Reviewing Key Changes
The New York State Department of Financial Services (“DFS”) has revised its proposed cybersecurity rule in response to concerns submitted to its original proposal issued last September. Patty Tehrani, lawyer and founder of Policy Patty Toolkit, outlines the changes, including to exemption sections, board reporting and notice requirements.
By: Patty Tehrani
An update to my article regarding the New York Department of Financial Services (DFS) proposed cybersecurity regulation (officially known as “23 NYCRR 500”).
Last month, the DFS revised its proposal in response to various comments to make some requirements easier while providing clarification on others (click to read the press release and revised regulation). The notice and public comment period for the revised rule ends on January 27, 2017, and finalization is expected shortly after the end of the comment period.
Here is a summary of key changes:
The proposed effective date is extended for two months – now March 1, 2017 rather than January 1, 2017. Covered entities have 180 days from the new effective date to comply, although the regulation allows additional time to comply with certain requirements, such as:
- One year – requirements for reporting, penetration testing, risk assessments and vulnerability assessments;
- 18 months – requirements involving audit trail, data retention and encryption; and
- Two years – requirements for the third-party service provider security.
The original proposed regulation required a covered entity’s cybersecurity policy to address a list of 14 requirements. Now the policy can be based on the covered entity’s risk assessment and only needs to include the requirements to the extent they apply to the covered entity’s operations.
A covered entity must maintain a cybersecurity program based on its risk assessment. It can now comply with this requirement by adopting a cybersecurity program maintained by an affiliate, so long as the program covers the covered entity’s information systems and nonpublic information and complies with the proposal.
A covered entity was expected to maintain an audit trail system with six specific requirements for tracking and maintaining data. This has been revised to require the specified elements of the audit trail system based on the results of the risk assessment. Also, the six specific requirements for tracking and maintaining data were replaced with just the three elements noted below and qualified by materiality:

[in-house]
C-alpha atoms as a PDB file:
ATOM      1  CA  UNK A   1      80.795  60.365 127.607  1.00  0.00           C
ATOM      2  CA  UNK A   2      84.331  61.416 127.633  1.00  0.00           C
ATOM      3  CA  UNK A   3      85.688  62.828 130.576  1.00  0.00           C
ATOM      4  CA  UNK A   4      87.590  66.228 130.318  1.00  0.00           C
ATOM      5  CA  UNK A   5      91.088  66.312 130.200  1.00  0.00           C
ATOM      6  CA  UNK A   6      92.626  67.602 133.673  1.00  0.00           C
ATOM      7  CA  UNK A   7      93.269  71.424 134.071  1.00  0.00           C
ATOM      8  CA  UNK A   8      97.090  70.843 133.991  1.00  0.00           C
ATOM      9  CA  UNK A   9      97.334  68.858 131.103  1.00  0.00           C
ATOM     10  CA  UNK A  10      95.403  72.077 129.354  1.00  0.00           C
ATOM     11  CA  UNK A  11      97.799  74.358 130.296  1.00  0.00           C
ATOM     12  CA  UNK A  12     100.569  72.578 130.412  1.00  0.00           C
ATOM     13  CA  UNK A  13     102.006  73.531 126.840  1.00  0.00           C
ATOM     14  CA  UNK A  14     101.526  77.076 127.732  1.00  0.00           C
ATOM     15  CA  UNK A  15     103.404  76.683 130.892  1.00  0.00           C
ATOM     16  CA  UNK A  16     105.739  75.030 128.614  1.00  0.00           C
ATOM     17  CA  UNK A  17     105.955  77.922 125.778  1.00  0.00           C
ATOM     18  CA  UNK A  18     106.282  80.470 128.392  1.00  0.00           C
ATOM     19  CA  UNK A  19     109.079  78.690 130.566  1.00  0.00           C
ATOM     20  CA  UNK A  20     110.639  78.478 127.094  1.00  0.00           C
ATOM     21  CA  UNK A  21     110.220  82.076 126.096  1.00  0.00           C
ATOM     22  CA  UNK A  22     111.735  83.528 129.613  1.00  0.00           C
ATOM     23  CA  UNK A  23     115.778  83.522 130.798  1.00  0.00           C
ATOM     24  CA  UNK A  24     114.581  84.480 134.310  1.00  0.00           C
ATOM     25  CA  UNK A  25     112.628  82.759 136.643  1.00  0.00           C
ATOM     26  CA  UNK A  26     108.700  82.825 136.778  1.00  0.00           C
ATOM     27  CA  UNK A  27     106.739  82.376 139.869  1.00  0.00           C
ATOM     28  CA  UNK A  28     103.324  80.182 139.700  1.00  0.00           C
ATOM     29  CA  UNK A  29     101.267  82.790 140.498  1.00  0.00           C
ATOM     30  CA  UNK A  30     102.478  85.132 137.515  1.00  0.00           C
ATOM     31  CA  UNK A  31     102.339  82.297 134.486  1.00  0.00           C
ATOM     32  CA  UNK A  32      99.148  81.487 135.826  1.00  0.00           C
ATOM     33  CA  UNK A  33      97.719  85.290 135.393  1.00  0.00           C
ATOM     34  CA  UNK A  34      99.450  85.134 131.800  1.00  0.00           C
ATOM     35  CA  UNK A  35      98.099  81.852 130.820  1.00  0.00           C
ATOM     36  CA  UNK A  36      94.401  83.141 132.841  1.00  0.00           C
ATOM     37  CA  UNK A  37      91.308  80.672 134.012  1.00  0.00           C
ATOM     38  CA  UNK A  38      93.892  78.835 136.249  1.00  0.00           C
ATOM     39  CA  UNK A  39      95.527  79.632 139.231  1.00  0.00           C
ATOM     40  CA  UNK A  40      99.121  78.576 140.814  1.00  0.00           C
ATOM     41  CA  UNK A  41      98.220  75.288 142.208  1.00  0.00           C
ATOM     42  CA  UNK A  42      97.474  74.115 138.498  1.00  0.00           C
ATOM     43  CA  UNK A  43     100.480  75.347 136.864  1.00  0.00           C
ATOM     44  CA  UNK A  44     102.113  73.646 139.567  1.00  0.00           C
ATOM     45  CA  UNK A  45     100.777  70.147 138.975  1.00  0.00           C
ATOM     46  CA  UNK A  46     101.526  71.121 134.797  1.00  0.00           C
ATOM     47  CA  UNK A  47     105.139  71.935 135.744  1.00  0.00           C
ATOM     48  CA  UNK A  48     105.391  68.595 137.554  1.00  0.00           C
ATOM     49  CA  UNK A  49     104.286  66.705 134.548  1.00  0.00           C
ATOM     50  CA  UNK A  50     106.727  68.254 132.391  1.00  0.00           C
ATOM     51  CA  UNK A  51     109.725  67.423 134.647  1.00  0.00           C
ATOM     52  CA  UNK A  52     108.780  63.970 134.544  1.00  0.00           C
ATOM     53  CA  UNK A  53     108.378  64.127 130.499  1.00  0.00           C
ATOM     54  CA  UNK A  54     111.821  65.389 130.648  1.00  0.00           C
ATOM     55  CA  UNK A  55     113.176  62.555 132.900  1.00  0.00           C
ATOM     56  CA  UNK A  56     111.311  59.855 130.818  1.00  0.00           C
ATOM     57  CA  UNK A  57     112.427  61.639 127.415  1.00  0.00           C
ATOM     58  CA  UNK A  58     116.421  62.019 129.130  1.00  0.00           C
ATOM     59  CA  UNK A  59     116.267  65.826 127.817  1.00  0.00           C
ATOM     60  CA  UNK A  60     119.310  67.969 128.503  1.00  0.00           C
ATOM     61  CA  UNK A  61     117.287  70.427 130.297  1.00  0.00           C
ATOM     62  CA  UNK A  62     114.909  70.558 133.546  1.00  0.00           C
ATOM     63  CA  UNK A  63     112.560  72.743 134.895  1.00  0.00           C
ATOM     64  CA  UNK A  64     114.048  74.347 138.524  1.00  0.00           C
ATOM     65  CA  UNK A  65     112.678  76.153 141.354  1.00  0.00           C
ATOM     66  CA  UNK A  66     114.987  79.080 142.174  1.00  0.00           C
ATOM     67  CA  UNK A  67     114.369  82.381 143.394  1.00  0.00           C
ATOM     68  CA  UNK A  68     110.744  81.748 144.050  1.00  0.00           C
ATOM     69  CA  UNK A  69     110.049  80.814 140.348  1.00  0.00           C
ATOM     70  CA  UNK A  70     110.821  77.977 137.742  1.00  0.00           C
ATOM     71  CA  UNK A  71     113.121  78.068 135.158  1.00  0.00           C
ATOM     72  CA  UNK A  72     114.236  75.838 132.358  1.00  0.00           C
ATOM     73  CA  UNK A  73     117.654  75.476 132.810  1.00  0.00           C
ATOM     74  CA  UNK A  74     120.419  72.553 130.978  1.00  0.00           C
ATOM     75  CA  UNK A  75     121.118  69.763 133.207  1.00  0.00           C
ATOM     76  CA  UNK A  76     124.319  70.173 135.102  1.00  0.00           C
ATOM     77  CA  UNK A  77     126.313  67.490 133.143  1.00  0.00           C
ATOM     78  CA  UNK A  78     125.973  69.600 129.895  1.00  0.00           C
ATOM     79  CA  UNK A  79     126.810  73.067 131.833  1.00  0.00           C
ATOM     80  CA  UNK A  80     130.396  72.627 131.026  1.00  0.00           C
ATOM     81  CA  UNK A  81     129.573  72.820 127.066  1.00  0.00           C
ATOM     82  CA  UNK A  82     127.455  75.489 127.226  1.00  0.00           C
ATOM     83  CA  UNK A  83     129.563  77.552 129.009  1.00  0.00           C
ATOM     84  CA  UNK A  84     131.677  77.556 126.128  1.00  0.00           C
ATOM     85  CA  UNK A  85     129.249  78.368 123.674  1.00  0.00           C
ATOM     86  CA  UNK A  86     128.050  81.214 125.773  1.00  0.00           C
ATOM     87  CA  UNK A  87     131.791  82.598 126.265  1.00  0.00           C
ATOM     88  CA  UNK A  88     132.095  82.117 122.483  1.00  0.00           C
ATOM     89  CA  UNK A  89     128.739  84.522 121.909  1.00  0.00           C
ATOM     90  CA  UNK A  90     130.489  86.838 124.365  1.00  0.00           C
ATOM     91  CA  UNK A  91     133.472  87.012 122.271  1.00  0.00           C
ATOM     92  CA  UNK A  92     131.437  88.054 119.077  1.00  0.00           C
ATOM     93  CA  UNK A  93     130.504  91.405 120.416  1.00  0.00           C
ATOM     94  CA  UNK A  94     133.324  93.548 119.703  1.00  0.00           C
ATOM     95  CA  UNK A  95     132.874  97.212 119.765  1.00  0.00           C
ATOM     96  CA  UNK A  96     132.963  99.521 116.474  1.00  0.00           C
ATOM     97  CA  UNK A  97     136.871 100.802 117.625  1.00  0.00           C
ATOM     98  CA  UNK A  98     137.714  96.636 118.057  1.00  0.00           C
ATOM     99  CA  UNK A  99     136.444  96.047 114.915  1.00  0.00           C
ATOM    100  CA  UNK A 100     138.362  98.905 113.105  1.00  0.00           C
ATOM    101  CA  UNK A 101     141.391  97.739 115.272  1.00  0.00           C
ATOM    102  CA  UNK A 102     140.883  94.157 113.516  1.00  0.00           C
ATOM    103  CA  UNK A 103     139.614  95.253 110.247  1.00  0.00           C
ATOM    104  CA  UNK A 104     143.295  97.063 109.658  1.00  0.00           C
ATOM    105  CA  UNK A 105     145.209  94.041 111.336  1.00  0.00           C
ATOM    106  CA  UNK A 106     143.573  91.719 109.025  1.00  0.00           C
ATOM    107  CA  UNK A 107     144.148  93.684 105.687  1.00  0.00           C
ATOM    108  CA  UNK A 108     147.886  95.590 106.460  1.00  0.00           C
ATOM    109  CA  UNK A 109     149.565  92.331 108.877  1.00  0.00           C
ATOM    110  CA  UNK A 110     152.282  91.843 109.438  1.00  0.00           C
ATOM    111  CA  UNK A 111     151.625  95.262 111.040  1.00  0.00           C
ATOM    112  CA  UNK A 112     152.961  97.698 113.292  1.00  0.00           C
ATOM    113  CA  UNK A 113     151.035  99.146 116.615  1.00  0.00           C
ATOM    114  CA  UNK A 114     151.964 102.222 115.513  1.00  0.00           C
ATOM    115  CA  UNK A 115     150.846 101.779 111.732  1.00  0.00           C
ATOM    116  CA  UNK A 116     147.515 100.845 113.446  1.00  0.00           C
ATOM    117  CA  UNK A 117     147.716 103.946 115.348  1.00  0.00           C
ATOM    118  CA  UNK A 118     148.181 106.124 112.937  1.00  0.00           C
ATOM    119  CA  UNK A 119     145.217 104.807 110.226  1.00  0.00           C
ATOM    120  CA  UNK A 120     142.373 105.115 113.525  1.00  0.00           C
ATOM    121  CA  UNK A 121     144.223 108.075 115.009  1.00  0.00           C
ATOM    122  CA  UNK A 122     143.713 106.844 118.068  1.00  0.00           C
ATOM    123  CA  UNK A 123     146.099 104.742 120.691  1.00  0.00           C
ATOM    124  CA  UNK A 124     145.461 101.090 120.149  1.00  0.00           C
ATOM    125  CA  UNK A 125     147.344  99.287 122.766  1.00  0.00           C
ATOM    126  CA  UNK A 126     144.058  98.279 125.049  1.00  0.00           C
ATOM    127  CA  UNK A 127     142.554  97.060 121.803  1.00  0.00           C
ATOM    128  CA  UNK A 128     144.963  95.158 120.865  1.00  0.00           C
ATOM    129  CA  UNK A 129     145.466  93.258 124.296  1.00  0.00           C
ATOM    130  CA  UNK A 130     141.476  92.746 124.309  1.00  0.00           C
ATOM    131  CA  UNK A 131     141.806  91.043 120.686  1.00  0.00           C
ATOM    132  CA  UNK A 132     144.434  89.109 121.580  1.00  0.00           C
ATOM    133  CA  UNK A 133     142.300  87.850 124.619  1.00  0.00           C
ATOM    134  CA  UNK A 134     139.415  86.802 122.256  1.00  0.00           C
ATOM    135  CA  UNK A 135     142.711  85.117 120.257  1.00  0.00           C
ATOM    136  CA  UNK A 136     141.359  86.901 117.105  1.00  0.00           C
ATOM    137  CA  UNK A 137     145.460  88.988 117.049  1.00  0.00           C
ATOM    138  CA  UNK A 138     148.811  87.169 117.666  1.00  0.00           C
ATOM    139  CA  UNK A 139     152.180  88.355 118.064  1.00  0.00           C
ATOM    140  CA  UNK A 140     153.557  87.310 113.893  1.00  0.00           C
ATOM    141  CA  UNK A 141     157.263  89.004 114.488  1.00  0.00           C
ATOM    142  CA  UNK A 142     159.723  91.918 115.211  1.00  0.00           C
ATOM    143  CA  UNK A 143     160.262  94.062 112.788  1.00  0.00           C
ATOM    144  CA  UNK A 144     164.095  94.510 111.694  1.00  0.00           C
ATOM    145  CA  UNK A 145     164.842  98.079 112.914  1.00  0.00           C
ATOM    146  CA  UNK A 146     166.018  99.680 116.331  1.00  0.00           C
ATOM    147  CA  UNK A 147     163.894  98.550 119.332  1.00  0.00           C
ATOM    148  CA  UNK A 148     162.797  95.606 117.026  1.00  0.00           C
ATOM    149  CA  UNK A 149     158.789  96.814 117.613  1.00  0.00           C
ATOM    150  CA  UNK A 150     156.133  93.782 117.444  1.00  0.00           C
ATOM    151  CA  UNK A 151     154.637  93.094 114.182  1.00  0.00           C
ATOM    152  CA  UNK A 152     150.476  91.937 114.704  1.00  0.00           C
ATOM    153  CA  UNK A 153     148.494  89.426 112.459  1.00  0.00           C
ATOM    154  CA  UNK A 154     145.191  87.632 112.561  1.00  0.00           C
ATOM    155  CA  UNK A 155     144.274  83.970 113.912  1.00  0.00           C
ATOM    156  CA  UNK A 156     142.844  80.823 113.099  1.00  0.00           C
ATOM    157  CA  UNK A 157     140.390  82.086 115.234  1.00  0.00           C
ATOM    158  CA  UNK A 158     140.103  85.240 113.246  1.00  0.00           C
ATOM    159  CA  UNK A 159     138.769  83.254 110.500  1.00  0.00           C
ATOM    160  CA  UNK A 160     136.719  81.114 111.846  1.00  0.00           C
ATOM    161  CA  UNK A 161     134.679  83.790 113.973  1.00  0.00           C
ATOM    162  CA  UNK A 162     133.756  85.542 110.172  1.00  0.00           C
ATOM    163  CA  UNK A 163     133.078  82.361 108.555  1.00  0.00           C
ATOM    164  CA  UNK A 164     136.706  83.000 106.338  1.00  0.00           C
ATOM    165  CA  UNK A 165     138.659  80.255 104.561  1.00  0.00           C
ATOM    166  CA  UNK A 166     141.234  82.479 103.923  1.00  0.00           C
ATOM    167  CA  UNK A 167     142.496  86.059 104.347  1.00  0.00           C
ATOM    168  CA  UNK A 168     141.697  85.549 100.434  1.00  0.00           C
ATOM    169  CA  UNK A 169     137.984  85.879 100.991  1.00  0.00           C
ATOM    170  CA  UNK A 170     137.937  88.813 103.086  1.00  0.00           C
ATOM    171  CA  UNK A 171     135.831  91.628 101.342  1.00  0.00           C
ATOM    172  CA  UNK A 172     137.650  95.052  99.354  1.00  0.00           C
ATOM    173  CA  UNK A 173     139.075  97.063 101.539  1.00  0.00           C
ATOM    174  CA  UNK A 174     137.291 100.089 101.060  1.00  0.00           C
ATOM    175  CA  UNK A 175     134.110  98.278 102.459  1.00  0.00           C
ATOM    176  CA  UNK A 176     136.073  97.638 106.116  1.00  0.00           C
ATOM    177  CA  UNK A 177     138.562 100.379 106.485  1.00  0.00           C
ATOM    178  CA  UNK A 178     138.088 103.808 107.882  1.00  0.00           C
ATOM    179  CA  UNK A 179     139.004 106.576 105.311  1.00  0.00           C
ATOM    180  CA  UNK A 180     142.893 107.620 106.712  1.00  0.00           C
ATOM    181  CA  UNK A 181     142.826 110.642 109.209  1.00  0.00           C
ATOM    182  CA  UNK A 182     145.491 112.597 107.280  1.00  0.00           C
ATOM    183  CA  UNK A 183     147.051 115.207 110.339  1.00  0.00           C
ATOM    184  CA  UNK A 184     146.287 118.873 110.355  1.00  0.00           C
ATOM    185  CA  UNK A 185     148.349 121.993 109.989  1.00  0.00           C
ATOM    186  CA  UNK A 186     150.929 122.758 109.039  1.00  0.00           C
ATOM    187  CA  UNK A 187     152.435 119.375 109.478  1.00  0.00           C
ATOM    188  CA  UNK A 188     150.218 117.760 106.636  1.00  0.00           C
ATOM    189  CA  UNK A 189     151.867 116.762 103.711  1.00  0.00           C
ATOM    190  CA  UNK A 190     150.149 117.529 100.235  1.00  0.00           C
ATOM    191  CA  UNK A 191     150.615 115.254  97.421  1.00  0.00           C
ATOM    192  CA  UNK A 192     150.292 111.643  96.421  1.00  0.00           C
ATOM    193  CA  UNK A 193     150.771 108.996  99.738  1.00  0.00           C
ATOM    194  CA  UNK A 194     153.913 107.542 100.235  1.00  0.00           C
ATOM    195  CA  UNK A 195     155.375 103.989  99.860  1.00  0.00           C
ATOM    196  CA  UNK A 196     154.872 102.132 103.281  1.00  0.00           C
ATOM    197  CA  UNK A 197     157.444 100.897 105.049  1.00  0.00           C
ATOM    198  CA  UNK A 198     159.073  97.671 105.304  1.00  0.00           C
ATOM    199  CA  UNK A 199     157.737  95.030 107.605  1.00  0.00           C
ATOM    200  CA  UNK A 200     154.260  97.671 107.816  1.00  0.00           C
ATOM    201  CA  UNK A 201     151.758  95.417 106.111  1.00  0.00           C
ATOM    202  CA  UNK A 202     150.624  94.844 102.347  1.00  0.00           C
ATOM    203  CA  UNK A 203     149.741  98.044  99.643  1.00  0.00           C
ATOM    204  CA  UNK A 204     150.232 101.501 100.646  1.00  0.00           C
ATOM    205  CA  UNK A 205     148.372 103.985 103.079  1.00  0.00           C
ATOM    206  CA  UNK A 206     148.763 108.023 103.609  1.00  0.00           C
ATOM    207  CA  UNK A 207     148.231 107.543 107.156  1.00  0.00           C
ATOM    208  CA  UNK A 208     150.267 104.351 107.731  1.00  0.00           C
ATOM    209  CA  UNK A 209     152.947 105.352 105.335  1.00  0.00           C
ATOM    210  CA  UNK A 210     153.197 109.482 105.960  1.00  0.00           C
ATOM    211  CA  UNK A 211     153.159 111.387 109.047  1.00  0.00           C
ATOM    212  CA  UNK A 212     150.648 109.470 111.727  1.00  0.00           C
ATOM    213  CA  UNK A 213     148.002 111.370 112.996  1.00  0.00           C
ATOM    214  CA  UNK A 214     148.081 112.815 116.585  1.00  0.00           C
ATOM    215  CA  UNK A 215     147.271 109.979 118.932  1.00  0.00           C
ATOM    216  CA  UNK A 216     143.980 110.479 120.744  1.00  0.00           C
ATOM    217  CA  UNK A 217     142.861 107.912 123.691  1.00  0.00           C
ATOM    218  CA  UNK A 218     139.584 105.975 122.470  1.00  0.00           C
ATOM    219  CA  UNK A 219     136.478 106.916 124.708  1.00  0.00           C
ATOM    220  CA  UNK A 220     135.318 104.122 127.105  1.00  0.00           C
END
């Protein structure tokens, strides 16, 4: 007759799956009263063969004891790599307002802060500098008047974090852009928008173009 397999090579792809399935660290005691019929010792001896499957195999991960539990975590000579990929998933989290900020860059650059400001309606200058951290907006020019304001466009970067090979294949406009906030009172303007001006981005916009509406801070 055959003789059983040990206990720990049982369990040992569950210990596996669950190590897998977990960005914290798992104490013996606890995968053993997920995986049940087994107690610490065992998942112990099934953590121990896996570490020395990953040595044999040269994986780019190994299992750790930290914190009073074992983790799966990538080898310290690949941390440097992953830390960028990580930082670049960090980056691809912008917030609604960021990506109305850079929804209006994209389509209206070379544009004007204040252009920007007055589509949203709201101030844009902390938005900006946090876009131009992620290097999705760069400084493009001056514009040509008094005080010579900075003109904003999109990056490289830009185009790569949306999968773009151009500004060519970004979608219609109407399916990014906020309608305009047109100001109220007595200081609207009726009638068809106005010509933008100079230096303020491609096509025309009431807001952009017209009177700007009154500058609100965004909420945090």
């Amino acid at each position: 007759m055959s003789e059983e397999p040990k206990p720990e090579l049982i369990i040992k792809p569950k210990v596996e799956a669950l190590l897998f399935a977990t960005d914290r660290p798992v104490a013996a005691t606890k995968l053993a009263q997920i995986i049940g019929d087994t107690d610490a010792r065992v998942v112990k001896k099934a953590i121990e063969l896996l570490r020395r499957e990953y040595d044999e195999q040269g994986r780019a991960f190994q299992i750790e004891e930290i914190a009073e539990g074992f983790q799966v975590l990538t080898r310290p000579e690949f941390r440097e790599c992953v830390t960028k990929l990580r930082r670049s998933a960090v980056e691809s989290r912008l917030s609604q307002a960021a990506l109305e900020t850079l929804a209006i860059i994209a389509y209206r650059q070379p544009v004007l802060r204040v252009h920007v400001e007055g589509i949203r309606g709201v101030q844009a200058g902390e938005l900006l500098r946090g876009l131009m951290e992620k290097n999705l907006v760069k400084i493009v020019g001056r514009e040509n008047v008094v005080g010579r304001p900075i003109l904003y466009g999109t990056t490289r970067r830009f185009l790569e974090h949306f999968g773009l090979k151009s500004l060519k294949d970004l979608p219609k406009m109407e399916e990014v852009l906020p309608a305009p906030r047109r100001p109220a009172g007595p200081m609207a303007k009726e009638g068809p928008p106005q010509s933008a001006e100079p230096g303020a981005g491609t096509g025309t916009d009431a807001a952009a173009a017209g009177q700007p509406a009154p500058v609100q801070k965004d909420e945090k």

- The system is designed to reconstruct material financial transaction sufficient to support normal operations and obligations.
- The system must include audit trails designed to detect and respond to cybersecurity events that have a reasonable likelihood of materially harming any material part of normal operations.
- A record maintenance requirement for at least five years.
Third-Party Service Provider Security Policy
The requirements imposed on covered entities about third-party service providers’ cybersecurity were substantially modified:
- Definition of “third-party service provider” is now narrower from those doing business to mean “a person that: 1) is not an affiliate or the covered entity; 2) provides services to the covered entity; and 3) maintains, processes or otherwise is permitted access to nonpublic information through its provisions of services to the covered entity.”
- The requirement for a covered entity’s policies and procedures relating to third-party service providers was revised to now just require that the policies and procedures include “relevant guidelines for due diligence and/or contractual protections relating to third-party service providers.”
- Other requirements were removed, including the requirement that the policies and procedures establish preferred provisions addressing the right of the covered entity to perform cybersecurity audits of the third-party service provider.
Chief Information Security Officer (CISO)